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In 1960 the then Conservative government commissioned a report on the future of broadcasting in the UK. This it did for four reasons. The first was that, because of considerable hostility to ‘commercial’ television from across the political spectrum, ITV had been introduced in 1954 for only a ten year ‘experimental’ period, and this was now drawing to an end. Second, there was mounting criticism that ITV companies were making very considerable profits by lowering programme standards. Third, a second TV channel was to be allotted, and there was a great deal of debate about whether this should go to the BBC or ITV. And finally, the BBC Charter was due to expire in 1962.
The committee which wrote the report was chaired by the industrialist Sir Harry Pilkington, and a particularly notable member was Richard Hoggart – who had recently published The Uses of Literacy (1957) and appeared for the defence in the Lady Chatterley trial. Its secretary was Dennis Lawrence, a career civil servant in the Post Office.
Much to the fury of the numerous newspapers who had shares in ITV companies, the Committee was highly critical of ITV and decided to award the second channel to the BBC. The Committee in general, and Hoggart in particular, were accused of being, among other things, do-gooders, roundheads, puritans, socialists, authoritarians, paternal, prim, patronising, moralistic, censorious, and out of touch with public opinion. Later Hoggart himself , in his book An Imagined Life (1992), described this reaction as ‘the usual dreary, underdeveloped litany of fear’, and as manifesting an ‘Islamic-fundamentalist-like fury’[i].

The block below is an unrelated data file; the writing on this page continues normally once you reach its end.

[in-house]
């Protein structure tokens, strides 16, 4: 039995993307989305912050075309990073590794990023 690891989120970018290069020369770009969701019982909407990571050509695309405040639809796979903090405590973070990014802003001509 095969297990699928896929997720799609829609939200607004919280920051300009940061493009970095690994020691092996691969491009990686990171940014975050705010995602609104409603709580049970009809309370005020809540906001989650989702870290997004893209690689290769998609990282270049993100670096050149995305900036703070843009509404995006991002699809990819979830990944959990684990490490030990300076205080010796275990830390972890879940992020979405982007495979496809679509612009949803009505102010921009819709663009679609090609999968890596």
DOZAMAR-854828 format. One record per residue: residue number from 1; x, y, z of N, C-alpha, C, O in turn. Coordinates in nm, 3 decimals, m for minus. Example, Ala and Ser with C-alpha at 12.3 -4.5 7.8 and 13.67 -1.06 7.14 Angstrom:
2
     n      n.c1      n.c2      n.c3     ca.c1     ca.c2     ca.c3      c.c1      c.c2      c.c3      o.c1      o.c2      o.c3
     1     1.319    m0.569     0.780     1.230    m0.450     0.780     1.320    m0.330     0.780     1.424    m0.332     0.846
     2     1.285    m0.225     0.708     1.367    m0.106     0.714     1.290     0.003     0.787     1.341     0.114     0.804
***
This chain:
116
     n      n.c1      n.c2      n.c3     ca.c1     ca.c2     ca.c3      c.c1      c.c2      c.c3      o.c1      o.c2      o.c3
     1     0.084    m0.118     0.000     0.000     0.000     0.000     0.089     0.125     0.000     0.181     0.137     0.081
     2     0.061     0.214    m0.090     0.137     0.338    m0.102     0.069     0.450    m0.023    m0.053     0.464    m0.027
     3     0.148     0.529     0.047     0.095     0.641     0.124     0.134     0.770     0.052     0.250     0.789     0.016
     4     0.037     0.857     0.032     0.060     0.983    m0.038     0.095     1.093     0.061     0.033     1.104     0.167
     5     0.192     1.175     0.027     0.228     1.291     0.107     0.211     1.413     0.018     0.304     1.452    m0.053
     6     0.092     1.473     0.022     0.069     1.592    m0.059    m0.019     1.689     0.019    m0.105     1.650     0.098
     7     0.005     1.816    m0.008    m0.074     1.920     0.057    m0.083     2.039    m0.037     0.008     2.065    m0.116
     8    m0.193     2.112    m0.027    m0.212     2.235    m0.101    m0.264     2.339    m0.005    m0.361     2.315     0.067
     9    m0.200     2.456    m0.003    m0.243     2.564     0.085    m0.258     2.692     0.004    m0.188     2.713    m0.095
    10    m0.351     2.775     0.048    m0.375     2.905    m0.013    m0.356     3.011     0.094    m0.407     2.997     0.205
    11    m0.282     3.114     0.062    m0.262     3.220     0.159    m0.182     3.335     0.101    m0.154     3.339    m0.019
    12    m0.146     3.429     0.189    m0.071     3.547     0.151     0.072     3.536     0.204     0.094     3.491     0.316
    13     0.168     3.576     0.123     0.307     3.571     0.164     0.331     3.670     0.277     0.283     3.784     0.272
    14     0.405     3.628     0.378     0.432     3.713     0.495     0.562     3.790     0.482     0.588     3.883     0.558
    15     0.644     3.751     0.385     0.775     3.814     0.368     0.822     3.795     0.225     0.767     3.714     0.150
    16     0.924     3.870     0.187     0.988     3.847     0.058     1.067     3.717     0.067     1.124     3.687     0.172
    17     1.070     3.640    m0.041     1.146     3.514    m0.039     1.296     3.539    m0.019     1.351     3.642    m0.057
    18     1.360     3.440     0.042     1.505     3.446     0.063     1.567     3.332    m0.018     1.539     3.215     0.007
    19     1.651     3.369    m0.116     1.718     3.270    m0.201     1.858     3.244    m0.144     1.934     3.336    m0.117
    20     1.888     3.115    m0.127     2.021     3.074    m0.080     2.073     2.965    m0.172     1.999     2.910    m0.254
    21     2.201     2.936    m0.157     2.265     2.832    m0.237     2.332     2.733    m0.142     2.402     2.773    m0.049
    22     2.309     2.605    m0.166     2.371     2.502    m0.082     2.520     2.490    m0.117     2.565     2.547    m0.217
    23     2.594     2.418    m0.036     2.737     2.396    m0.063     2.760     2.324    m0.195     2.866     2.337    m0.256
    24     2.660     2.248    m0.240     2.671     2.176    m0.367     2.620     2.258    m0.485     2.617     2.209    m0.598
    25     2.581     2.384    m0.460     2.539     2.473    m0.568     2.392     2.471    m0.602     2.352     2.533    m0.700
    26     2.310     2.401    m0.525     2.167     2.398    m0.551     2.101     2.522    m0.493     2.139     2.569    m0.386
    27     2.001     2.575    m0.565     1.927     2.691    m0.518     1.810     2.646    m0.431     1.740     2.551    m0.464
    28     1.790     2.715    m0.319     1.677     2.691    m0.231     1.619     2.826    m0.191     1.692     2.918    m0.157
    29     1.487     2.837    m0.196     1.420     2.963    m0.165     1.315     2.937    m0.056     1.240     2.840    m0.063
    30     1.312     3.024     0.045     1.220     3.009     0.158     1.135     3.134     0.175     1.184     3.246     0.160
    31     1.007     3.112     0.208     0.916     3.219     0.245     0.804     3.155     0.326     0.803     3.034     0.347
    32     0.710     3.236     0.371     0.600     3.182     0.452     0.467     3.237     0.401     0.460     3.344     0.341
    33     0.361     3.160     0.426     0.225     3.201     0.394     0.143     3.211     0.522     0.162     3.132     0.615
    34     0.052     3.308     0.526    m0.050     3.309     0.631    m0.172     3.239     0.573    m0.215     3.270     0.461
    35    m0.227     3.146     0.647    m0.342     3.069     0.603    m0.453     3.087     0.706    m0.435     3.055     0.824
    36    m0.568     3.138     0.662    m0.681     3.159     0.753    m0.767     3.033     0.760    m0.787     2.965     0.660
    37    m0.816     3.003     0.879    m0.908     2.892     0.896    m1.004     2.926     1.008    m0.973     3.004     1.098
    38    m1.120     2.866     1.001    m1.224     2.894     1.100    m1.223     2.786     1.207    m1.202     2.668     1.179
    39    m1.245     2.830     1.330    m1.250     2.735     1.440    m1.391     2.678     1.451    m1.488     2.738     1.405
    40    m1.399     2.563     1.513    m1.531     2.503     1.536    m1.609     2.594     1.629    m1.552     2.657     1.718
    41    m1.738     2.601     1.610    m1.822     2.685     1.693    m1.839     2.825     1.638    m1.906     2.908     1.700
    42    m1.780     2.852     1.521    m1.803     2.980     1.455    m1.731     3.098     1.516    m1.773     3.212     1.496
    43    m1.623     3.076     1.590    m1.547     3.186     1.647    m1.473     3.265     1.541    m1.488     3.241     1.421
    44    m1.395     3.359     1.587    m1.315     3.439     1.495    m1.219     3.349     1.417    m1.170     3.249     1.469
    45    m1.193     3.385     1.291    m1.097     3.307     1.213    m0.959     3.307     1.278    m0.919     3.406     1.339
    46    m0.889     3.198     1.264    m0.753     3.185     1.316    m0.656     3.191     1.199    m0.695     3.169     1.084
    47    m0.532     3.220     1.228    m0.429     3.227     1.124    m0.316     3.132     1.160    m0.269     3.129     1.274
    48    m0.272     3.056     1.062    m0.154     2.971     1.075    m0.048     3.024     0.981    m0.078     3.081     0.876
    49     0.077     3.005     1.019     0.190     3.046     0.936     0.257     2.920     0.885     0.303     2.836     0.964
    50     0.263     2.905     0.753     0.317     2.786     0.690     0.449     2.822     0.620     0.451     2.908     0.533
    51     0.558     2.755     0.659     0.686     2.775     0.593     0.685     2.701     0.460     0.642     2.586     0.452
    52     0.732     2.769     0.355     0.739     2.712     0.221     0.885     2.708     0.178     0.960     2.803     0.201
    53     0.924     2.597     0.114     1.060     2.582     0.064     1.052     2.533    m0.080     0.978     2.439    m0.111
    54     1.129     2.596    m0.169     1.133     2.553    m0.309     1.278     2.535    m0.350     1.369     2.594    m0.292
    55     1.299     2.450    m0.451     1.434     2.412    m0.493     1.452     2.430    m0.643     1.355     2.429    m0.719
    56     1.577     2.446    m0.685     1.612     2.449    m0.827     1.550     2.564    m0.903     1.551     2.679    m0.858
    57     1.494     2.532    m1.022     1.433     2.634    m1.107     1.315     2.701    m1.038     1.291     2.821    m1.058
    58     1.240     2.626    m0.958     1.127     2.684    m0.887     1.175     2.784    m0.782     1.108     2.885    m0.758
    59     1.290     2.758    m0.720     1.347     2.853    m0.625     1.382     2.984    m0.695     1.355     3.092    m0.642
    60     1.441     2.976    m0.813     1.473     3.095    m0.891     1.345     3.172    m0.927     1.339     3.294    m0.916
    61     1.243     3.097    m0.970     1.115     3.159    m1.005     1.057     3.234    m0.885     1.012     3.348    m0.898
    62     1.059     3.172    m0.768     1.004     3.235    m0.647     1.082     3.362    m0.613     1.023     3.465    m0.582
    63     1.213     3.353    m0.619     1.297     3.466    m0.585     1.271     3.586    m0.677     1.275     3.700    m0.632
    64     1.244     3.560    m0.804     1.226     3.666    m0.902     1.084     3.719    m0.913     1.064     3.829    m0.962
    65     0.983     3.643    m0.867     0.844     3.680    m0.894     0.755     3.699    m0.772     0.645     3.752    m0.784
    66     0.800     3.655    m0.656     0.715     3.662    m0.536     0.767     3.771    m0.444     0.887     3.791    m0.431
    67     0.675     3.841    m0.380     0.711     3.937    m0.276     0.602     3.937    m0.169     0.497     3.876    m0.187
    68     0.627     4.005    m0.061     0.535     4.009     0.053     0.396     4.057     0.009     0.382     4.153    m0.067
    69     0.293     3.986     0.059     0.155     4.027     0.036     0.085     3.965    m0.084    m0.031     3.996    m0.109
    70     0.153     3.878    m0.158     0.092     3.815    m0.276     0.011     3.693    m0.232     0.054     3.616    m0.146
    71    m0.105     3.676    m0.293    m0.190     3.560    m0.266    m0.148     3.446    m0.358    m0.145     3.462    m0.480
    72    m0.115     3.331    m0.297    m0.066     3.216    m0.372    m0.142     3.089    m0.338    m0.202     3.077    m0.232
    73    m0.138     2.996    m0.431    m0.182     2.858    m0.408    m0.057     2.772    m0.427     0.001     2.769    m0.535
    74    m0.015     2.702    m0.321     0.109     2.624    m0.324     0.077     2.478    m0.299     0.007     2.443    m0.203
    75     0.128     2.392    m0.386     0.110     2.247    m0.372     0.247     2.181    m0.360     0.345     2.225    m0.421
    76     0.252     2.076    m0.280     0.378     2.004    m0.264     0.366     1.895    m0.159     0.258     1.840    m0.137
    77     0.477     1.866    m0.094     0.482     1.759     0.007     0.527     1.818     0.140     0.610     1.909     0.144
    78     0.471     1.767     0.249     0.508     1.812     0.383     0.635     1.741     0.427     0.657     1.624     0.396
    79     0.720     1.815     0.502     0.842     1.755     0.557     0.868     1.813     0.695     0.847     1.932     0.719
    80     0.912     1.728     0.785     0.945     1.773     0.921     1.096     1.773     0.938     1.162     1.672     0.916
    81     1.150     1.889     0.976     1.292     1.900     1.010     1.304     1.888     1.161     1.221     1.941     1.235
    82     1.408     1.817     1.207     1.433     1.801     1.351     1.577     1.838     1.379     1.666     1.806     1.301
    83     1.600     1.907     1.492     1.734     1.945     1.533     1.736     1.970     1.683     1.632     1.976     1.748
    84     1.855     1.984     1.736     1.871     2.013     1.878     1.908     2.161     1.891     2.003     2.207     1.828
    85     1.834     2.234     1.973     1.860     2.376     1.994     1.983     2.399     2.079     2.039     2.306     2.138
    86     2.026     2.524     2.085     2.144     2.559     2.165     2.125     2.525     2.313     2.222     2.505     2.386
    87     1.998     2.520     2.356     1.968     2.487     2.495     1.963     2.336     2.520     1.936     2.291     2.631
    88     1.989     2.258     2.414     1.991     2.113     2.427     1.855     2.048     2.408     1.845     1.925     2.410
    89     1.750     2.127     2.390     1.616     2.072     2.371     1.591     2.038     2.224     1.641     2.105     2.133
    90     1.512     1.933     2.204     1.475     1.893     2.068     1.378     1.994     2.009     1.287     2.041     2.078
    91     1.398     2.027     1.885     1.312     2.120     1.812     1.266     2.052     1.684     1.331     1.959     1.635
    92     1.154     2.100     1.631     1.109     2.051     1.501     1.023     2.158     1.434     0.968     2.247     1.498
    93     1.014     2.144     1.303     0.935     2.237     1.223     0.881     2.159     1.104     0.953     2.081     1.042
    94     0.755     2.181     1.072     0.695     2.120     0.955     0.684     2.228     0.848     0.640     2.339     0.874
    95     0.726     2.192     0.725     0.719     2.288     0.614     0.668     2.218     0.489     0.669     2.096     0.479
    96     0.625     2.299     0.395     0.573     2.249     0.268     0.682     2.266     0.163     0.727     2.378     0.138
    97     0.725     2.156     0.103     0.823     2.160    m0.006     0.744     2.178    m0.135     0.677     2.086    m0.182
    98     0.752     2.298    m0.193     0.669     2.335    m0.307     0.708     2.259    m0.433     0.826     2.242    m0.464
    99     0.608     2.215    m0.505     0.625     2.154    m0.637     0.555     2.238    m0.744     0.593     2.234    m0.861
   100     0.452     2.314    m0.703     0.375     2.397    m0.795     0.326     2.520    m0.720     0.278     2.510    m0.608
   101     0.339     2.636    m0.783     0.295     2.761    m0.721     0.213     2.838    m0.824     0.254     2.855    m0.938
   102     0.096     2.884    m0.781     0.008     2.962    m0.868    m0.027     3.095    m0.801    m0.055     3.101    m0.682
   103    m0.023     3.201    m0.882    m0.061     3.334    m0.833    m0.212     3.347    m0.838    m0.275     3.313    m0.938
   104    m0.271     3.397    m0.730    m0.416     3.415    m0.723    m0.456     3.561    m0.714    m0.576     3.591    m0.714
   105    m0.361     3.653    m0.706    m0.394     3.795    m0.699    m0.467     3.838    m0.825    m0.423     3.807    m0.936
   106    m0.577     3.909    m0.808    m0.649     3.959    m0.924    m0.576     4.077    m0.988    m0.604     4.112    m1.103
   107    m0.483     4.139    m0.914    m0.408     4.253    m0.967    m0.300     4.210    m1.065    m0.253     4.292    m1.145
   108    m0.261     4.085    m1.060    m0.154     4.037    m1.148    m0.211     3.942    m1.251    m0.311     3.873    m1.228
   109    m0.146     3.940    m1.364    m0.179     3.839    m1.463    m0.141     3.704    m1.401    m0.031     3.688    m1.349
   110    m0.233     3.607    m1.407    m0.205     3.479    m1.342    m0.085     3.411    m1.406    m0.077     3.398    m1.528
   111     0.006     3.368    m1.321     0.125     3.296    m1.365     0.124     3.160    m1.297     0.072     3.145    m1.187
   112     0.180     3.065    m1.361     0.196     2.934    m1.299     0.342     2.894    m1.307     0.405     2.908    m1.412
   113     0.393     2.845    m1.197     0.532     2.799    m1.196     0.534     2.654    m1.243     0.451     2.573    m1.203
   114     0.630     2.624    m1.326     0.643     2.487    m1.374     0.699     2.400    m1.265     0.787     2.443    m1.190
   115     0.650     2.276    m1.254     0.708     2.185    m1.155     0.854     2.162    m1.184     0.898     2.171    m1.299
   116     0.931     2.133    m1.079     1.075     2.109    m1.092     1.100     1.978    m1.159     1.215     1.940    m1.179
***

The anti-BBC, anti-intellectual and stridently populist tone of the aggrieved reaction against Pilkington carries many a pre-echo of subsequent attacks on the public service broadcasting system and the BBC in particular. The fact that they all come from exactly the same quarter – ‘free market’ politicians and economists, and a press which is very far indeed from being a disinterested observer of the broadcasting scene – shows just how deep run the roots of the current campaign against not just the BBC but against public service broadcasting in all its forms. And, by the same token, much of the Report’s defence of public service broadcasting is as directly relevant to today’s battles as to those of fifty years ago.